Surrattsville High School guards Chaz White and William Johnson are not strangers. The two seniors have been playing side by side in the backcourt for quite some time, and their on-court chemistry is evident. So, on a night where Johnson fouled out early, it was his partner White who picked up the slack to help the Surrattsville Hornets fend off the Largo Lions 81-71 in Clinton, Md. on Feb. 17.

Operating in front of their home crowd for the last time in the regular season, Surrattsville (18-4) marked senior night with a salute to 10 seniors prior to the start of the game. After the brief ceremony, the team took the hardwood and began taking it to Largo. While Largo (13-9) started the game hot, knocking down four of their first five three pointers, Surrattsville was busy driving to the rim. Behind White (17 points) and Johnson (14 points), Surrattsville capitalized on timely steals and streaking fast breaks. The electric pace allowed Surrattsville to take a seven-point lead into halftime and gave an already energetic crowd even more reason to cheer.

As Surrattsville’s gymnasium heated up, friction between the two schools also rose, both on and off the court. Frequent trash talk and dirty looks were passed between players throughout the night and a minor shouting match erupted in the crowd late in the second half between groups of opposing students. But despite the forgettable antics, Surrattsville swelled their lead to as much as 13 points in the middle of the third quarter, forcing Largo to adjust.

With his team quickly succumbing to the pressure of Surrattsville’s fast-paced attack, Largo coach Lewis Howard scrapped his previous plans and decided to unleash star junior guard Derrick Colter. The point guard took over in the second half, relentlessly knifing into Surrattsville’s defense for 34 points. Colter made 18 of 20 free throw attempts as his quickness and speed forced Surrattsville to repeatedly foul him over the course of the final two quarters.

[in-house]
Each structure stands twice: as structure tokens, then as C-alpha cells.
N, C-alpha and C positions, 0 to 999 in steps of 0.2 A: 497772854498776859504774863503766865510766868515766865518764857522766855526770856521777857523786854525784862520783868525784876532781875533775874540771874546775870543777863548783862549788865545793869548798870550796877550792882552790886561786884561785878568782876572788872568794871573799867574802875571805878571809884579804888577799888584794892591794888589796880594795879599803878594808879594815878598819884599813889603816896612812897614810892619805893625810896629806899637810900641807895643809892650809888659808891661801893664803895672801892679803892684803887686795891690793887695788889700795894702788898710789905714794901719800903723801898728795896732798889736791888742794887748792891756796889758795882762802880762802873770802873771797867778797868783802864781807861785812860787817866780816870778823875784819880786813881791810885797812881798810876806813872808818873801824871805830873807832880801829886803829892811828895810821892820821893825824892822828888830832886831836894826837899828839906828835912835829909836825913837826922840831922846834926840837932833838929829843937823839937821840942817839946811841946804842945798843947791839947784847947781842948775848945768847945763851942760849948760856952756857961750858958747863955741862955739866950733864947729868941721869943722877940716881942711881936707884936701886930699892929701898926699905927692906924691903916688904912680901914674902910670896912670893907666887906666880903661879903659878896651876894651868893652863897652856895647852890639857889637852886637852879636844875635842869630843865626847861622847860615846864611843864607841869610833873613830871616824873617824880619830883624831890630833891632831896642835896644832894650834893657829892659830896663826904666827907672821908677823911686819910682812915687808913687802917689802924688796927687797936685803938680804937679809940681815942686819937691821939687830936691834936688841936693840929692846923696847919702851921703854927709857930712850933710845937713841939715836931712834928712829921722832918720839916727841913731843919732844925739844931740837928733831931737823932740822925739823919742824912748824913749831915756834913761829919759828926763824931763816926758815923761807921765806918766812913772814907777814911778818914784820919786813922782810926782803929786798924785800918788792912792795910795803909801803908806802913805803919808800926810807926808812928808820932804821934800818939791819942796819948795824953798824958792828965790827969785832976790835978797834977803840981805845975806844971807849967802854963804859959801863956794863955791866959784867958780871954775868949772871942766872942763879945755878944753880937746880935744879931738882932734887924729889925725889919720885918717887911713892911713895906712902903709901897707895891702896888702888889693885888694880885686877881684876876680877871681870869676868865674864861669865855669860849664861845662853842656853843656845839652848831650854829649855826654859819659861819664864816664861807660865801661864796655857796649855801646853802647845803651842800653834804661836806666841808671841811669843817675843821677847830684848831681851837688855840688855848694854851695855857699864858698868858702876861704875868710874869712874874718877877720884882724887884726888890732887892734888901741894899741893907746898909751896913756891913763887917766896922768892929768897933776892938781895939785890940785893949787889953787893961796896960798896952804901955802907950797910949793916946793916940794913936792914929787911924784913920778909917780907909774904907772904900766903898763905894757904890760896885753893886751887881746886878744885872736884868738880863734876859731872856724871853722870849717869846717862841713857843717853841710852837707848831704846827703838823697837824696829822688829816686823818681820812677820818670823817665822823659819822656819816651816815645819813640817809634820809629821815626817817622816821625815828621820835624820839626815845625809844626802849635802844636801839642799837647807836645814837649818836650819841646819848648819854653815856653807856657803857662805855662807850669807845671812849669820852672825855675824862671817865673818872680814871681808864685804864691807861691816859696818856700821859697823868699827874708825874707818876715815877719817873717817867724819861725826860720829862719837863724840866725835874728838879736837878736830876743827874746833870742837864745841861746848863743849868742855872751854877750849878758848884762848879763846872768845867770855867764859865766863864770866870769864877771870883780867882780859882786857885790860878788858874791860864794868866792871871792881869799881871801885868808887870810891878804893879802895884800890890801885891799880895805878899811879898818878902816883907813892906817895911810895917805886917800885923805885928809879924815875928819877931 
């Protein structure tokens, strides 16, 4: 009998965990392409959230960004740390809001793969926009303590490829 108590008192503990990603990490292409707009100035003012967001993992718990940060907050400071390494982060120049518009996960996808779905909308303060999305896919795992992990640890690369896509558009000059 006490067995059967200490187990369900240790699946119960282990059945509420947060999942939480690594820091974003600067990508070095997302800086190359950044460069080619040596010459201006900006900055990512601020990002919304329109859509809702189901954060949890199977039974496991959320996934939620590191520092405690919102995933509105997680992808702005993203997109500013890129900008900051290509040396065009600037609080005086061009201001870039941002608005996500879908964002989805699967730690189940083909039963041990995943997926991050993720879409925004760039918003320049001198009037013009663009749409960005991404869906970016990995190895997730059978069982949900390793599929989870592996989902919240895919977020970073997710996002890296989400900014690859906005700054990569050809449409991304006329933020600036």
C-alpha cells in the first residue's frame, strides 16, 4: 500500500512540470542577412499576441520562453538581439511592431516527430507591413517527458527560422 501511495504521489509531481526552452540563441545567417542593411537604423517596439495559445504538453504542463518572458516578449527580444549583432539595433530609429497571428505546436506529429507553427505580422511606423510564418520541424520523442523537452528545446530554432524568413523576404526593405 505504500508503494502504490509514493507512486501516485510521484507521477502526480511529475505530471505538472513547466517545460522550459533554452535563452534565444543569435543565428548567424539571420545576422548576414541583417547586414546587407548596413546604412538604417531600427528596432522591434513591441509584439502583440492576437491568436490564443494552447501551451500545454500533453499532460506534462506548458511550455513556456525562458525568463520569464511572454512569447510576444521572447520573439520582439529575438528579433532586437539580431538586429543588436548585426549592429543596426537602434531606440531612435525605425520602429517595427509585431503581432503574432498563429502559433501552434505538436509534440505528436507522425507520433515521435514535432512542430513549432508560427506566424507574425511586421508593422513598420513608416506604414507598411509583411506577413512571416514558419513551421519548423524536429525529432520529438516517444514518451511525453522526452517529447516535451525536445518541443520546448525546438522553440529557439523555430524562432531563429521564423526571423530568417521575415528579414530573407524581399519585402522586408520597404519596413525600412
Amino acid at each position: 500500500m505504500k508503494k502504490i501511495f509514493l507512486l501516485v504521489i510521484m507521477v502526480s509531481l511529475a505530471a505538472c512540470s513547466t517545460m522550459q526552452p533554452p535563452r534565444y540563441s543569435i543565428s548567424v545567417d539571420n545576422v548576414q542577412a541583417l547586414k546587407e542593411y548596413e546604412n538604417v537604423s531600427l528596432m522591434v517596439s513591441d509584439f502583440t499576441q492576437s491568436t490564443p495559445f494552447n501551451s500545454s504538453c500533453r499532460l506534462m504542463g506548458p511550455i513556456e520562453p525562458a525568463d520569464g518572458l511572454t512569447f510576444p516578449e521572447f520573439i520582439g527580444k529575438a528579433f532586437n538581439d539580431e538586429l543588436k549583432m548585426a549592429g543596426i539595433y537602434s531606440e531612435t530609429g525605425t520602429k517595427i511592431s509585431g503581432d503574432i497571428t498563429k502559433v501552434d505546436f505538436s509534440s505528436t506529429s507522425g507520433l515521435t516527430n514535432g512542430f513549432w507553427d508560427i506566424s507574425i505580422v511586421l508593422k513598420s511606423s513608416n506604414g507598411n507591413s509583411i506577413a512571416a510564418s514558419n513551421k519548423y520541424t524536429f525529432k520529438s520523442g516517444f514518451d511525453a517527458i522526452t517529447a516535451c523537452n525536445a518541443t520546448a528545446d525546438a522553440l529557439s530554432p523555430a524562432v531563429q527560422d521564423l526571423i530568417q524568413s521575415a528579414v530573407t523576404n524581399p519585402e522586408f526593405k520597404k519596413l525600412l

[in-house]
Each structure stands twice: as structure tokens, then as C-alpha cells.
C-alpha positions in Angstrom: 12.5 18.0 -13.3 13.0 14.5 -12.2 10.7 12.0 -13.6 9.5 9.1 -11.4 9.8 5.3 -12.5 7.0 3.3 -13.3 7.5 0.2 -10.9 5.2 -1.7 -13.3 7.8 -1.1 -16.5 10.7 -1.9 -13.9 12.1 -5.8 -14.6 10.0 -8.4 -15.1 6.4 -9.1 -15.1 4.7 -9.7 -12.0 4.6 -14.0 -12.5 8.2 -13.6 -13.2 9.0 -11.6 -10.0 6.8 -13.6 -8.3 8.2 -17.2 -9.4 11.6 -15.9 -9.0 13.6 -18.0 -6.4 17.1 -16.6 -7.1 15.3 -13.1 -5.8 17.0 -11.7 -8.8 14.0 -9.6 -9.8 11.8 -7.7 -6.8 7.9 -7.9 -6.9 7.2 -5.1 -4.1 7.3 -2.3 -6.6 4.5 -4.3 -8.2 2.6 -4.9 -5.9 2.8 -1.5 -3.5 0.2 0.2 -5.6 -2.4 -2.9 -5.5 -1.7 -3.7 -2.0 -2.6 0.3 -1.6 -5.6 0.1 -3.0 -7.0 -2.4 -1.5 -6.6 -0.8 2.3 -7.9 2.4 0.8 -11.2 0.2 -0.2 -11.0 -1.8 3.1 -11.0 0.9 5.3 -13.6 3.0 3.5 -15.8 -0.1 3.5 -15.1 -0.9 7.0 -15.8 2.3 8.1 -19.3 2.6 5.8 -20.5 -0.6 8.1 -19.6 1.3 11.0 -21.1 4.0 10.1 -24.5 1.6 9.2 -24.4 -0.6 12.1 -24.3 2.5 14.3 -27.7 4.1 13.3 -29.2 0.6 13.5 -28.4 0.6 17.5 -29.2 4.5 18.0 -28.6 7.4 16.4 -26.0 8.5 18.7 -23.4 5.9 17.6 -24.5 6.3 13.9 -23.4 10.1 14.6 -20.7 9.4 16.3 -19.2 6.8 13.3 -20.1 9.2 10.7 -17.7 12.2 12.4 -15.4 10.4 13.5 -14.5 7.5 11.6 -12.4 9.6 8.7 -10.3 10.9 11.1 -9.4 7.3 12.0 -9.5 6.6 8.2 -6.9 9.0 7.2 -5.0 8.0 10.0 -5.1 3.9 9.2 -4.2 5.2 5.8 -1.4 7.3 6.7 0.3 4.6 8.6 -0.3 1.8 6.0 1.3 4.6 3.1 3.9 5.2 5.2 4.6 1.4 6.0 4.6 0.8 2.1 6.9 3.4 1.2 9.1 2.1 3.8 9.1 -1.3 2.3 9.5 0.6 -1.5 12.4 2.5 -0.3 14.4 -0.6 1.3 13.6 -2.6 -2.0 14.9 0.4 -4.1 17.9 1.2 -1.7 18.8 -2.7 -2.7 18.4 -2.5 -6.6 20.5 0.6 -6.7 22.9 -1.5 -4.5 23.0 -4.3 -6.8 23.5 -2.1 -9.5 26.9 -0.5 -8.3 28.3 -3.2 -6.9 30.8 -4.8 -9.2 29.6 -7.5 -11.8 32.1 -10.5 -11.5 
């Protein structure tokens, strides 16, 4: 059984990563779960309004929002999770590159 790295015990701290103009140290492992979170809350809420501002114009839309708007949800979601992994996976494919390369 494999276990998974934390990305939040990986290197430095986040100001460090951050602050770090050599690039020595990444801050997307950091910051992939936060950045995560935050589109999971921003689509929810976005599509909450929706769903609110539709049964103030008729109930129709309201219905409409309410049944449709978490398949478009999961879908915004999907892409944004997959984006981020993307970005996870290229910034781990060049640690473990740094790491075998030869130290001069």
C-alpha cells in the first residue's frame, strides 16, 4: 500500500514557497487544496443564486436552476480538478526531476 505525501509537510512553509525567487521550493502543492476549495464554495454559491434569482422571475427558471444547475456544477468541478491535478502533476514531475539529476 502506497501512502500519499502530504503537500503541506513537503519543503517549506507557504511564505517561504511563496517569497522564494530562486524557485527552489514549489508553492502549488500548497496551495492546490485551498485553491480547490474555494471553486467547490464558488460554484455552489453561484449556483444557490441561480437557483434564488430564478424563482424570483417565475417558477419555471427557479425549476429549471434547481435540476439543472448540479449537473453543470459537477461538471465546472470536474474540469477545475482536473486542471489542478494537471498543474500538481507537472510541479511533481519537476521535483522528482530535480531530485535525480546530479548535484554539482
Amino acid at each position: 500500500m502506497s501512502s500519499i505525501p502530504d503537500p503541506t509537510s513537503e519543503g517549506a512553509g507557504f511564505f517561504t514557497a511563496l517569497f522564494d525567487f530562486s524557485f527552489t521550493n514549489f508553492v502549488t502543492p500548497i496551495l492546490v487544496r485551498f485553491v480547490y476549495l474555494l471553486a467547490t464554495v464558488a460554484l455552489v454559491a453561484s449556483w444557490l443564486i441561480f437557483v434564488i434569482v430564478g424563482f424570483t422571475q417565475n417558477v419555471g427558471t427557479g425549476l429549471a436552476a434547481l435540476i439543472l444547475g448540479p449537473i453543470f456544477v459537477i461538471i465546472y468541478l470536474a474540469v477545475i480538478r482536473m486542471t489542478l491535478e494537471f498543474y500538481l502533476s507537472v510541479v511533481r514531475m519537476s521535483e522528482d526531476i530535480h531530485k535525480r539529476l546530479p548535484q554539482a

“Colter’s a player that you’ll never completely stop him, you just hope to limit him,” Surrattsville coach Roderick Moore said. “You hope that he doesn’t get on those big runs where he can light you up for 35 or 40 points. I don’t know how much he had but I know he didn’t have 40. I wish he was going off to college this year so we don’t have to play him again next year.”

While mesmerizing at times, Colter’s big scoring run began to die down late in the fourth quarter as fatigue set in. Largo drew as close as five points in the final quarter but Surrattsville responded with key baskets and important free throws to avenge a 65-55 loss to Largo earlier in February.

“Largo is always a very competitive team,” Moore said. “Just in all of our sports whenever Largo and Surrattsville get together, it’s always a battle.”
 

Stephen D. Riley

Special to the AFRO